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'COVID is no joke' | Matthews mom urges those skeptical of the vaccine to reconsider after her month-long fight against the virus

A mom of two who initially did not trust the COVID-19 vaccine is now having a change of heart after a month-long battle with the virus sent her to the hospital.

MATTHEWS, N.C. — A Matthews mom said she is now rethinking everything she once thought about the COVID-19 vaccine after a month-long battle with the virus has wreaked havoc over her life and livelihood.

“COVID is no joke,” Yvonne Gloston said, with oxygen tubes hanging from her face.

Many of Gloston’s sentences are peppered with bouts of coughing. The mom of two uses what little energy she has just to walk down the hallway in her home.

Shortly after Gloston tested positive for coronavirus in early June, she said she developed pneumonia in both of her lungs and wound up hospitalized for nearly a week. She was recently released from the hospital but still requires oxygen 24 hours a day. 

“I have to sleep in it,” she said, choking back tears. “I’m scared, to be honest with you. I mean, I don’t know what to do.”

Credit: Yvonne Gloston

Gloston said she is still in disbelief that she contracted the virus. For the better part of a year, she said the family stayed home; shoes and clothes were taken off at the door, packages were wiped down, children learned remotely.

At the beginning of June, the family decided to host a small, outdoor gathering to celebrate their daughter’s graduation from high school. One of the people who attended was sick, Gloston said.

Gloston, her husband and her teenage children all tested positive for the virus shortly after.

Credit: Yvonne Gloston

“She said that she wasn’t feeling well but she wanted to be there anyway,” Gloston said, referring to the guest who attended the party. “If you’re not feeling well or if you think you’re not feeling well, just stay home!”

While her children were sick for only a couple of days, both Gloston and her husband developed more serious cases, including pneumonia.

Her husband is now well enough to return to work, but a recent scan of Gloston’s lungs showed her case was not improving, Gloston said. Her doctor ordered her to rest, use an oxygen tank and monitor her oxygen levels several times a day.

“I wish I had listened to [my doctor] months ago when she told me to take the vaccine,” Gloston said. “I have a lot of underlying conditions; I have diabetes, I have high blood pressure, I have high cholesterol.”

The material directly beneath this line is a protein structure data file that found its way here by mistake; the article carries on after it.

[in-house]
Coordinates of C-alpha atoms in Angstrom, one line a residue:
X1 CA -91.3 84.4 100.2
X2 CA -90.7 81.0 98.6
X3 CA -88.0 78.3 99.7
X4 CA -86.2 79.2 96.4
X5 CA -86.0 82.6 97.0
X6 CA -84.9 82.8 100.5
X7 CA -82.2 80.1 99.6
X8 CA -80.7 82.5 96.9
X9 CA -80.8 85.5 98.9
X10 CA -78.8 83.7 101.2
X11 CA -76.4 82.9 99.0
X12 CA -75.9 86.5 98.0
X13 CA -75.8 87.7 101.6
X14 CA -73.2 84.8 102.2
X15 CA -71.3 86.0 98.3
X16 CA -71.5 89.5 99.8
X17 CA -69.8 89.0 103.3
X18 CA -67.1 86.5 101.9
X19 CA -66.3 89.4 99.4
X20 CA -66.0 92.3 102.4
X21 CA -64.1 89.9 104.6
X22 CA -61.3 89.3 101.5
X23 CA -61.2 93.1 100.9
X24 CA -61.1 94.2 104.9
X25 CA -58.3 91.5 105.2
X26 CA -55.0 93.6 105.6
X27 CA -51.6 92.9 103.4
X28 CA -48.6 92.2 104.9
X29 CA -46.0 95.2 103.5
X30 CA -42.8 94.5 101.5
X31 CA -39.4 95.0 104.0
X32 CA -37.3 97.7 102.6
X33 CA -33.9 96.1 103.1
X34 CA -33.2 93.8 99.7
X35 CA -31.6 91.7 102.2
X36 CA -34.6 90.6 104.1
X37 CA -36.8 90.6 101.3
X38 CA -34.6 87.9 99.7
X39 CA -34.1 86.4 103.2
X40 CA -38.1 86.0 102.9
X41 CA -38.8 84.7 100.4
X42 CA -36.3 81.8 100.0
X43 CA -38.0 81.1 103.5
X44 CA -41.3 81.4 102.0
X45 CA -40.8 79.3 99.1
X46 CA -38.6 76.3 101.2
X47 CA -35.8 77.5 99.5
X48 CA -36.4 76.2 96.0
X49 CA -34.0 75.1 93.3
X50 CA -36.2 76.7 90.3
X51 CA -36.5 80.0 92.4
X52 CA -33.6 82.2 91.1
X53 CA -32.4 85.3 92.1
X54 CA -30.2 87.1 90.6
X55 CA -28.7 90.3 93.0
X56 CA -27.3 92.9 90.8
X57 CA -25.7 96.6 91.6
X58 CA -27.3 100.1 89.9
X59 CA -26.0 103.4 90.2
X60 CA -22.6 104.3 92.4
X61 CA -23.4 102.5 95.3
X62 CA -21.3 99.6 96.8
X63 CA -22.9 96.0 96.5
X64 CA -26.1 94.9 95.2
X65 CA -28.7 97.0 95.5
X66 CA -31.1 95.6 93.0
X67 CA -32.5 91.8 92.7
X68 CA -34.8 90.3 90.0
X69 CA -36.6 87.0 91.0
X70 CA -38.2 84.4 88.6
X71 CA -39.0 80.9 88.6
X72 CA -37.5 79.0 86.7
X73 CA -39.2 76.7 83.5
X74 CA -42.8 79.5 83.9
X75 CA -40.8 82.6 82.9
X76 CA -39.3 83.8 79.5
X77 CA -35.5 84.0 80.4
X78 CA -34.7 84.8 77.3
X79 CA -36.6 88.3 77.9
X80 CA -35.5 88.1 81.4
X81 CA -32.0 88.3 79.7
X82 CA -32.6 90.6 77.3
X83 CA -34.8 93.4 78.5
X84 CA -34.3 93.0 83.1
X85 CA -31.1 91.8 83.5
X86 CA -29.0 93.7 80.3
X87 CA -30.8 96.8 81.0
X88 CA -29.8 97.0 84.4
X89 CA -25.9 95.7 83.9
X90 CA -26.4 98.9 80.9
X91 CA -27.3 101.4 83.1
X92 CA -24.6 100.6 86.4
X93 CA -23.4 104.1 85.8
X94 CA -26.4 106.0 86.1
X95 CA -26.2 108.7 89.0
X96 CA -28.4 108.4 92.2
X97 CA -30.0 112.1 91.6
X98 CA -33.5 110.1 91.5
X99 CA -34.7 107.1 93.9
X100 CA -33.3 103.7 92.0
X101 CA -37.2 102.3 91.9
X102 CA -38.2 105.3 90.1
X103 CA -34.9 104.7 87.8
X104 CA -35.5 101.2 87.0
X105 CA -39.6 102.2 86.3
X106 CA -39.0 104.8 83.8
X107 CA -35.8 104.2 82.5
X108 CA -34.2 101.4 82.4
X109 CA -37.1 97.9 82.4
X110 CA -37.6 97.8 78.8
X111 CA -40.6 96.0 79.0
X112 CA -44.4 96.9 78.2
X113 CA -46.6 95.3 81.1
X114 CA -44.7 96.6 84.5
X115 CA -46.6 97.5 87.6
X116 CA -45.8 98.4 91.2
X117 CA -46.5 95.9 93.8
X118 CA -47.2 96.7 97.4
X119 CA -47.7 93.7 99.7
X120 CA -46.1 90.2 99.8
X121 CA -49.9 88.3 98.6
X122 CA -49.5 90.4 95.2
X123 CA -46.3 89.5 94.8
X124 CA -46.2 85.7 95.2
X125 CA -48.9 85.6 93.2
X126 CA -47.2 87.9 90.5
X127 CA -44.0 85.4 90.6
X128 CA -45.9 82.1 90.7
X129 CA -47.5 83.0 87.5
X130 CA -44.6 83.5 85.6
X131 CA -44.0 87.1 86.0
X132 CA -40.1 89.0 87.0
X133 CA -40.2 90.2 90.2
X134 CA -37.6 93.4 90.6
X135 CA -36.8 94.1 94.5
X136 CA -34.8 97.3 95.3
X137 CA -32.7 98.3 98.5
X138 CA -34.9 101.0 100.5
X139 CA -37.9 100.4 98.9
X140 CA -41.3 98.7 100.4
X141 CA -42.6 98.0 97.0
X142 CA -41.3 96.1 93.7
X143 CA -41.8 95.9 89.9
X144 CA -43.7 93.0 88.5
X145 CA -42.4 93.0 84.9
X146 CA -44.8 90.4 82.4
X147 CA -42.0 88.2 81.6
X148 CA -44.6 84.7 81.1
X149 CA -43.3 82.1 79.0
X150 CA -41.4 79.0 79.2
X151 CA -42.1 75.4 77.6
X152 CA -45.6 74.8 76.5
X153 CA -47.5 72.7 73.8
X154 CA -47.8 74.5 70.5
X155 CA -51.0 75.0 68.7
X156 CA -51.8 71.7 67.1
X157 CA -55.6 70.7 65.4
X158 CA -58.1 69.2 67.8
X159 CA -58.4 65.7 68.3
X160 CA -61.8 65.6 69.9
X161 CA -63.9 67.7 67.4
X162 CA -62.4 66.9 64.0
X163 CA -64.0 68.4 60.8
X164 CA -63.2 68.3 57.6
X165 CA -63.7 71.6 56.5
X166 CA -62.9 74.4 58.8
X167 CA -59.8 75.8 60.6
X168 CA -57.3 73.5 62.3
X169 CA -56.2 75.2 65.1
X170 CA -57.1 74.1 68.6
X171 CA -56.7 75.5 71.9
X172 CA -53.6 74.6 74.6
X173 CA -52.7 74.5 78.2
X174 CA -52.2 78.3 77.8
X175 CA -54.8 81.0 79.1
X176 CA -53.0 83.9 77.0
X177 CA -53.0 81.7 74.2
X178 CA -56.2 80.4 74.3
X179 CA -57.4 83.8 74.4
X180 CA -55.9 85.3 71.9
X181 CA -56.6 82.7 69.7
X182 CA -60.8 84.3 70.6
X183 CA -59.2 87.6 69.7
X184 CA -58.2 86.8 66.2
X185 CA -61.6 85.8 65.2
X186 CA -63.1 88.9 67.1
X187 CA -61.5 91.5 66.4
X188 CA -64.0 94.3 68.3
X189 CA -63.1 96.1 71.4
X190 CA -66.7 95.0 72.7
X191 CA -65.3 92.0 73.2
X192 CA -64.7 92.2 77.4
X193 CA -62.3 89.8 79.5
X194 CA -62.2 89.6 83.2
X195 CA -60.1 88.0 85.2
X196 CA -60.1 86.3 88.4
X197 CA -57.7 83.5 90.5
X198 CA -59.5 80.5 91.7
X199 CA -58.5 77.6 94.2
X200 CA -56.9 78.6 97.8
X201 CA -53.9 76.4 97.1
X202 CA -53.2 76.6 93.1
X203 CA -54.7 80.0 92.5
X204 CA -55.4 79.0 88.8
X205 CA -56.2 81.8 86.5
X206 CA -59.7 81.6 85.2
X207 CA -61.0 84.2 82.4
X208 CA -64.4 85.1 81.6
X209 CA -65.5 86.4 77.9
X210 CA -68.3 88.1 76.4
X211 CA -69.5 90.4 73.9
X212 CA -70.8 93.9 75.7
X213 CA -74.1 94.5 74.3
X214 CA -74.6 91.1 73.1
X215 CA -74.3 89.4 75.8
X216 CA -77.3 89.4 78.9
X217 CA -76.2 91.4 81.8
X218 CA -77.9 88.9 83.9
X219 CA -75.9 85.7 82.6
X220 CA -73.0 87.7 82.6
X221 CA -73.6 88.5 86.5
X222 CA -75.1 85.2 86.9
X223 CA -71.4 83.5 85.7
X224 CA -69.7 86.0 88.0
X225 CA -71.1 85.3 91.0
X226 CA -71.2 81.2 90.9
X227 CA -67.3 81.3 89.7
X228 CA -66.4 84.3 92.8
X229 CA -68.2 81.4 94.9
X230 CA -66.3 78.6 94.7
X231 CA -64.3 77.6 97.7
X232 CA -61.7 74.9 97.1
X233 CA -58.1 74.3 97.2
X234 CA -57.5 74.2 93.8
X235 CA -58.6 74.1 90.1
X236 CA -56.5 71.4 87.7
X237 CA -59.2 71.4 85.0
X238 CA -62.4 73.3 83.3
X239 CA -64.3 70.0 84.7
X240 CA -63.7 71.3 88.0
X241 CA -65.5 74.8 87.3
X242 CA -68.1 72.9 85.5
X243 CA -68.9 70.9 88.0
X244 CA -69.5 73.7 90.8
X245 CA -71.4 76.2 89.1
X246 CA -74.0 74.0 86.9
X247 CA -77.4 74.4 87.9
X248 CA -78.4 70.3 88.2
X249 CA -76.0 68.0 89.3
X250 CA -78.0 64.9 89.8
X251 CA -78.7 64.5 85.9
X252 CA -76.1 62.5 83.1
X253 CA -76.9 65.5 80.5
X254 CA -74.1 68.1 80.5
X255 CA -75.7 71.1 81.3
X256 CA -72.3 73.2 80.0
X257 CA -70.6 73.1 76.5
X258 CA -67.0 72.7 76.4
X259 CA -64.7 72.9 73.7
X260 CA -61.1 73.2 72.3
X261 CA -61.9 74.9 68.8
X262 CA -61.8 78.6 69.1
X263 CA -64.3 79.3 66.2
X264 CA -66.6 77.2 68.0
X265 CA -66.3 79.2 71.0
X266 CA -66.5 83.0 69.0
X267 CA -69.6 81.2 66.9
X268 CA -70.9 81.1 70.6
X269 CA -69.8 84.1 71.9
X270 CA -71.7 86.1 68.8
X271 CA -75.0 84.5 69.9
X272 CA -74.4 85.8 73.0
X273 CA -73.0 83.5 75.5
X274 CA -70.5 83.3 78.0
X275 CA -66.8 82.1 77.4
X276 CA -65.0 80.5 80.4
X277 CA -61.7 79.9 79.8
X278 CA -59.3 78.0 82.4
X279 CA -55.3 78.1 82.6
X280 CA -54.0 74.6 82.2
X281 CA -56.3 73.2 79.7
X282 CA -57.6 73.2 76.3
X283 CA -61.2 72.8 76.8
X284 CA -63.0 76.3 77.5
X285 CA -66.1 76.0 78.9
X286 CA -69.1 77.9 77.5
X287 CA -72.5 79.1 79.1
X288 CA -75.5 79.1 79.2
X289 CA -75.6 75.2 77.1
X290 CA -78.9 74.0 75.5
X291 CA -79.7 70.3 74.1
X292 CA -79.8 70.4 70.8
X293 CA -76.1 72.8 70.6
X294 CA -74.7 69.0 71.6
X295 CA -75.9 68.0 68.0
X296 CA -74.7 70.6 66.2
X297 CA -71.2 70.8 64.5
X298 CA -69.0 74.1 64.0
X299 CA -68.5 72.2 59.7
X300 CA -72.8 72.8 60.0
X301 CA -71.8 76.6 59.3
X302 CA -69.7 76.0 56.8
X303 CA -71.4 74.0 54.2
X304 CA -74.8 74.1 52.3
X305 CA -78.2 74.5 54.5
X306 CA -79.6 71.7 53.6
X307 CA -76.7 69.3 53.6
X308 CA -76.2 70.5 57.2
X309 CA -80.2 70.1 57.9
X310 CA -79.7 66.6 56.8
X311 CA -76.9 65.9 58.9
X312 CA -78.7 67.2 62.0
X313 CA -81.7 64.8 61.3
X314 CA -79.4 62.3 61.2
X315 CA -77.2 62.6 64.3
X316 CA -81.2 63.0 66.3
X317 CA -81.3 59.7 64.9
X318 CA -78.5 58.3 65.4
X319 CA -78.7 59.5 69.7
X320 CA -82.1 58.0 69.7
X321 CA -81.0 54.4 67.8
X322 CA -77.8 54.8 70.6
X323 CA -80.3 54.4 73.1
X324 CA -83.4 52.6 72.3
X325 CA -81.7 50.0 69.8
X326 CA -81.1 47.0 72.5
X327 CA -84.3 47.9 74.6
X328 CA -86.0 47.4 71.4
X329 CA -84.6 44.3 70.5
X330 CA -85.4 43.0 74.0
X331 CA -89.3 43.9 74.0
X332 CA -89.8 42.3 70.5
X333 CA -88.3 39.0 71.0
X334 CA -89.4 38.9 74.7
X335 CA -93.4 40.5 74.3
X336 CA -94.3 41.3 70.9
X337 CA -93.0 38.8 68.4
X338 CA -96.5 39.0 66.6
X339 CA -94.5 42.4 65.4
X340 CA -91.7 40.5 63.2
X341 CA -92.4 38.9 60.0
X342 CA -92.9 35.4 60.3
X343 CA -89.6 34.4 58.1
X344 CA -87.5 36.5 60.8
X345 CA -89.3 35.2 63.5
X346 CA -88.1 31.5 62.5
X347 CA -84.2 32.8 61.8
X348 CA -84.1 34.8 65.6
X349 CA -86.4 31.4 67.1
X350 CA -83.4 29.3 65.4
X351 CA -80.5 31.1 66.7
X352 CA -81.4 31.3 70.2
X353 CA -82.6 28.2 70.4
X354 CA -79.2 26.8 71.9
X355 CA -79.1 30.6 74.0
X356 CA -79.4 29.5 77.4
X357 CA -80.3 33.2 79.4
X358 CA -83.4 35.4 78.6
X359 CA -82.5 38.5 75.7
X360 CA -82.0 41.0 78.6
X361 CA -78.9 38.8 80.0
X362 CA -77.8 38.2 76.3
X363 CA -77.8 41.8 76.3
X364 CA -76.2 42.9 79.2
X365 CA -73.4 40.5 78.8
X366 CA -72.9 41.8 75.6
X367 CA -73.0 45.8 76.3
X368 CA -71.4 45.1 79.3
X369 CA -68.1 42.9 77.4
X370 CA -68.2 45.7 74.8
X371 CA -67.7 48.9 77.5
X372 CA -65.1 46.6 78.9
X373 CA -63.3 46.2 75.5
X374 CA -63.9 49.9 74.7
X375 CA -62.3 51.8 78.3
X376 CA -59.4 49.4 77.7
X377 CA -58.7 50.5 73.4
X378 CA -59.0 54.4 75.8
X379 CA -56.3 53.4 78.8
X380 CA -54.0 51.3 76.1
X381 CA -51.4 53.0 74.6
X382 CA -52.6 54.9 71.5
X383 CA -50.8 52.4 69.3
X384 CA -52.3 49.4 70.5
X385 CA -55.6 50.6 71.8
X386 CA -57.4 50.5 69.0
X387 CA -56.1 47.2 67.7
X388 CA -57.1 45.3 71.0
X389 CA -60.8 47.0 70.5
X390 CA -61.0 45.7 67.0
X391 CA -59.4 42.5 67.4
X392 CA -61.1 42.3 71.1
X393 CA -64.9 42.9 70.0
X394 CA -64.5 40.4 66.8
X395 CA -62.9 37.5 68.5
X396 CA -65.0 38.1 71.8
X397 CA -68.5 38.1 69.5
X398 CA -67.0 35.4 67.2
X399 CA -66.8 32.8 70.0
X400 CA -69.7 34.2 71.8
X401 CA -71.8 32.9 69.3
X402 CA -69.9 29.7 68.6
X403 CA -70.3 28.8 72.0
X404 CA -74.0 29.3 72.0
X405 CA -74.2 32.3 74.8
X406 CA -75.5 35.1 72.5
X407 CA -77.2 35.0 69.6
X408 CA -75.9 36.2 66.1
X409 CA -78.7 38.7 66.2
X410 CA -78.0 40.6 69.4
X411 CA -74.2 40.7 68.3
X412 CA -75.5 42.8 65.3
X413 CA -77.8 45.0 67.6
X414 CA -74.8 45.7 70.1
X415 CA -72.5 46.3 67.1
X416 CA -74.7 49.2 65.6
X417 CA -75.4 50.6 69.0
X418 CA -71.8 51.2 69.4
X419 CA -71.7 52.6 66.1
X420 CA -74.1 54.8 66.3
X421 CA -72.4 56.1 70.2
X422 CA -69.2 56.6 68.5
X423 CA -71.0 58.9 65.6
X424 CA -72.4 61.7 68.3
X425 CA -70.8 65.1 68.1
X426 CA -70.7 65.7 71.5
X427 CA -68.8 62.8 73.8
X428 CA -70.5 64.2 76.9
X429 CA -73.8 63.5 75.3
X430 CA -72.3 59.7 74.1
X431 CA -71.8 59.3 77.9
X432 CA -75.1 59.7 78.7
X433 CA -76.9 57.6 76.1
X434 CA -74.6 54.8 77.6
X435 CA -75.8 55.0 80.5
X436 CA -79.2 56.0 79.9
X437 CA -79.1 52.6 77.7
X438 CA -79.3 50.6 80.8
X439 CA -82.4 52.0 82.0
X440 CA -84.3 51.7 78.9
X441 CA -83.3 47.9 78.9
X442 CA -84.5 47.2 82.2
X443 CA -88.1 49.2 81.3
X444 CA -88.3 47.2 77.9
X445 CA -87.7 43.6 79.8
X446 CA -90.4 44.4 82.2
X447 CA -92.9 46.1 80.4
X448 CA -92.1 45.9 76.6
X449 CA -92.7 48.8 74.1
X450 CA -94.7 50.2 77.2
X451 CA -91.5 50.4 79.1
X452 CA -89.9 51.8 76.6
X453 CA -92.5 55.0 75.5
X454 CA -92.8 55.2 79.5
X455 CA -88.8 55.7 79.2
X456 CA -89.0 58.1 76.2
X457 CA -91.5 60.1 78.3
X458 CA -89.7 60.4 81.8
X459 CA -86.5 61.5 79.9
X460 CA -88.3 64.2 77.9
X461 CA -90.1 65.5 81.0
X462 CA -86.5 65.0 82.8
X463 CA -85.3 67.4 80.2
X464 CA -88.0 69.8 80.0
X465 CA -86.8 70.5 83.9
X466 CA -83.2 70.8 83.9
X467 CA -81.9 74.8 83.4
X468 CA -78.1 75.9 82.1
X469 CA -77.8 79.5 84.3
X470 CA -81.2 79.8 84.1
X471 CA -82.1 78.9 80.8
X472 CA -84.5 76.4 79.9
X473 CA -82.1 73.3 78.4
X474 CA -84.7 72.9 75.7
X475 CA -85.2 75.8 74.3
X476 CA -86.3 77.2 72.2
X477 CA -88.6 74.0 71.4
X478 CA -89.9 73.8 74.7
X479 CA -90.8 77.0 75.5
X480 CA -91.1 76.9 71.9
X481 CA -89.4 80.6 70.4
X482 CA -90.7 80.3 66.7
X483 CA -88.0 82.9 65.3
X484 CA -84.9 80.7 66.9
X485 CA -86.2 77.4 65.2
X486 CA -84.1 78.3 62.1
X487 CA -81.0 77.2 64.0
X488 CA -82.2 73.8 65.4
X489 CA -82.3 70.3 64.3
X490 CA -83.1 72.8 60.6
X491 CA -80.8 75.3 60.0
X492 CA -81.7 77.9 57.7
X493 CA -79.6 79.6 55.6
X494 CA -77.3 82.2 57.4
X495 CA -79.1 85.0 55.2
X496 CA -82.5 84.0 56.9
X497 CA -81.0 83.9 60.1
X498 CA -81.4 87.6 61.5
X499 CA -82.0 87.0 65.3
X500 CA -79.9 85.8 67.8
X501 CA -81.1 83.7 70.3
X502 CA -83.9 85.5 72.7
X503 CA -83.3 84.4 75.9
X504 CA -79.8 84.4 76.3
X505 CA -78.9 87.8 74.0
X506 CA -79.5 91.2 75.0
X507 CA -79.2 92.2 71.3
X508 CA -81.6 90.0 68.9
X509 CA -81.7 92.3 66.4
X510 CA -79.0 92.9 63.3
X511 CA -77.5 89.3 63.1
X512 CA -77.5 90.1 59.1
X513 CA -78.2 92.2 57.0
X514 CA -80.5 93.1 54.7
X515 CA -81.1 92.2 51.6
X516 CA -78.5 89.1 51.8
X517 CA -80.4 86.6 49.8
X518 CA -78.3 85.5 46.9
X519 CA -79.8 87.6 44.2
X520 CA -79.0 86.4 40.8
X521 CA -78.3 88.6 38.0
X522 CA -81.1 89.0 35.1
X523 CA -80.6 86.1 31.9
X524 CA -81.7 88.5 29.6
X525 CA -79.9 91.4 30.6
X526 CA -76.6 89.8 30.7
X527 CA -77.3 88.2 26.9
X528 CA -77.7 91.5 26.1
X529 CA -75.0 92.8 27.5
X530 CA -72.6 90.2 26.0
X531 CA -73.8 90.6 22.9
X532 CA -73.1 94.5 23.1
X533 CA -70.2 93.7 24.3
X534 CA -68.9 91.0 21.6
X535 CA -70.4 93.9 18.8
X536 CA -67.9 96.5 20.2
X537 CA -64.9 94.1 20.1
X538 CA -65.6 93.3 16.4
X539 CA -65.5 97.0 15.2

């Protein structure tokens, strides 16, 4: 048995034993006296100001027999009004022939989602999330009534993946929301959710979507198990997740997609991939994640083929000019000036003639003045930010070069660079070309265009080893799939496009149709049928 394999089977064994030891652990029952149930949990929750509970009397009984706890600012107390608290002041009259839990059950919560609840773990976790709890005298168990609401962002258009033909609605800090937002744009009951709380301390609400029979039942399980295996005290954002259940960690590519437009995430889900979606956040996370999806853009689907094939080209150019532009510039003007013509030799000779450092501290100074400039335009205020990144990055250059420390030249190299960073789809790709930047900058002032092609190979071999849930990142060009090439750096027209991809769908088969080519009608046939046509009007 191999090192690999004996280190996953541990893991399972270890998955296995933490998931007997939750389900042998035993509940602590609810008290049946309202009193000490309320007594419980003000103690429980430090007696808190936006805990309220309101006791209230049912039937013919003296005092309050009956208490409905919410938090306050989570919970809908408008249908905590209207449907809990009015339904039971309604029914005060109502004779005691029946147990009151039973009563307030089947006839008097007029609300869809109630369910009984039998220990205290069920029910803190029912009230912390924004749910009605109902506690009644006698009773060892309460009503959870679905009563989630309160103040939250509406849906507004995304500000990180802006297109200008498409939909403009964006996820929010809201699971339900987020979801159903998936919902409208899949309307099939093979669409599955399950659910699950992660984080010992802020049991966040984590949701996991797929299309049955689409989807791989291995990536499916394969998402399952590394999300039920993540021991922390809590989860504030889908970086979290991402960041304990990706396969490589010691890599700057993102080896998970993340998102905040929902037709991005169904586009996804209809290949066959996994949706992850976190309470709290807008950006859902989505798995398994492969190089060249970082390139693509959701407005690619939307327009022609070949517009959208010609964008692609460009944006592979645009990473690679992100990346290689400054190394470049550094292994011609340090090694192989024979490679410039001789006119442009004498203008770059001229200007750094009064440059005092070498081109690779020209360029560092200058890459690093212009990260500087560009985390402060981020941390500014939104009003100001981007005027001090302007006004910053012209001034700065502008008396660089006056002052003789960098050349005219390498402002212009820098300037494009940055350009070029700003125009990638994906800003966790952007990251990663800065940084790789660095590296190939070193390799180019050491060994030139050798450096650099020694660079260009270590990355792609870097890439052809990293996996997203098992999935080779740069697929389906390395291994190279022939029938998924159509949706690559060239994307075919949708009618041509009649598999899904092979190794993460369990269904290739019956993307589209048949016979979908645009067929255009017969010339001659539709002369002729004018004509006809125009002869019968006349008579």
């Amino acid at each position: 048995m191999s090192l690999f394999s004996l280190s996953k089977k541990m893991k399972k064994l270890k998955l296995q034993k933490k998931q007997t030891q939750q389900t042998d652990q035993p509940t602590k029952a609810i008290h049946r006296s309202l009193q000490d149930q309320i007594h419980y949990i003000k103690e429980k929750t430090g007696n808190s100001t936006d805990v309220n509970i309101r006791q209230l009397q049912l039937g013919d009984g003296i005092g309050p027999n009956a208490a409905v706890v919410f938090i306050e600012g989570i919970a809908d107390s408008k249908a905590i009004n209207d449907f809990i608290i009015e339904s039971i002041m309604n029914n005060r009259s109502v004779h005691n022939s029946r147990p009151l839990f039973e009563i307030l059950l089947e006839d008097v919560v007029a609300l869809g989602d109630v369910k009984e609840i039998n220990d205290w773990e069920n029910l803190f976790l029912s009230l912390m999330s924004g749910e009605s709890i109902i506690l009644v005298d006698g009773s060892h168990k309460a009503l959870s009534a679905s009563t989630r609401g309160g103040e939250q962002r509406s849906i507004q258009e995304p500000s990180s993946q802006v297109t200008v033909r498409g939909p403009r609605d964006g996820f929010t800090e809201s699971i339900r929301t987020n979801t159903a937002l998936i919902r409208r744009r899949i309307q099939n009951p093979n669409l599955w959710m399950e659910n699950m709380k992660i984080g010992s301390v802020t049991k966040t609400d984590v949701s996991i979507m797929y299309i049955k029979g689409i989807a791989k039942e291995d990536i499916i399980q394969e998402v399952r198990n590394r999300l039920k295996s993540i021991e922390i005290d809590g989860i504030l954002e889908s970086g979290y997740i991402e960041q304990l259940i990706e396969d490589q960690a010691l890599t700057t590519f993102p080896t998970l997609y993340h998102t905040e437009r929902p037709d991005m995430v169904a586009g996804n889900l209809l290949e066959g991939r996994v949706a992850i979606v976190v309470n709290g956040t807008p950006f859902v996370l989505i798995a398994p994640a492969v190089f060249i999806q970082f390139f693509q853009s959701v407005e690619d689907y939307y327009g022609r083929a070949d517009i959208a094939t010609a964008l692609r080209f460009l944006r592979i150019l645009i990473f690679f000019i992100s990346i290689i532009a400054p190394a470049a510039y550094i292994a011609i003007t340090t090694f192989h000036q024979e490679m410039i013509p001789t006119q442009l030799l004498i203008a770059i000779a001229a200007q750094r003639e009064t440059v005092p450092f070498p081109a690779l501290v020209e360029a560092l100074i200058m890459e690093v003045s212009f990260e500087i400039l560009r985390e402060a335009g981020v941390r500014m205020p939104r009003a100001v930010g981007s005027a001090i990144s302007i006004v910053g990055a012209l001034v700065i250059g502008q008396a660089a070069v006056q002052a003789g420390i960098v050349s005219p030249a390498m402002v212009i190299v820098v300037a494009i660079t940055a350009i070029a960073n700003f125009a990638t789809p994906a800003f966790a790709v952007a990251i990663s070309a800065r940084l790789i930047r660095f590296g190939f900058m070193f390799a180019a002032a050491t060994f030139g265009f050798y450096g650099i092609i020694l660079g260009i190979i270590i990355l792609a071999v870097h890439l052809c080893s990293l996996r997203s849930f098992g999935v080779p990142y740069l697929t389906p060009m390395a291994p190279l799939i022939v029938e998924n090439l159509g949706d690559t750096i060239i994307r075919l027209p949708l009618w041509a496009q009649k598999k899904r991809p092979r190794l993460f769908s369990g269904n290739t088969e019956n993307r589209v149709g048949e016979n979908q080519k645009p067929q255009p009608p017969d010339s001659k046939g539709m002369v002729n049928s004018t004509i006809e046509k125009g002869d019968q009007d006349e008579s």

Despite all of those underlying conditions, Gloston and her immediate family did not get vaccinations.

Gloston said a “fear of the unknown” caused them to be hesitant.

She now believes that was a critical mistake.

“We’re looking at the vaccine differently now,” Gloston said. “My family was still against it at first but they realized that in order to keep me safe, my whole house has to be vaccinated.”

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On NBC’s Meet the Press over the weekend, Dr. Anthony Fauci said the vast majority of people who have been hospitalized or died from COVID-19 have been people who were not vaccinated.

“Well, if you look at the number of deaths, about 99.2% of them are unvaccinated, about 0.8% are vaccinated,” Fauci said. “No vaccine is perfect. But when you talk about the avoidability of hospitalization and death… it's really sad and tragic that most all of these are avoidable and preventable.”

RELATED: Fauci: 99% of US virus deaths are unvaccinated people

Gloston said this illness was the wake-up call she needed. She and her family plan to get vaccinated as soon as they are able.

“I just want people to rethink the vaccine,” she said. “You never know how COVID is going to affect you as a person.”

Contact Tanya Mendis at tmendis@wcnc.com and follow her on Facebook and Twitter.

RELATED: Symptoms for the Delta variant are different from originally known COVID-19 symptoms. Here's what you need to know.

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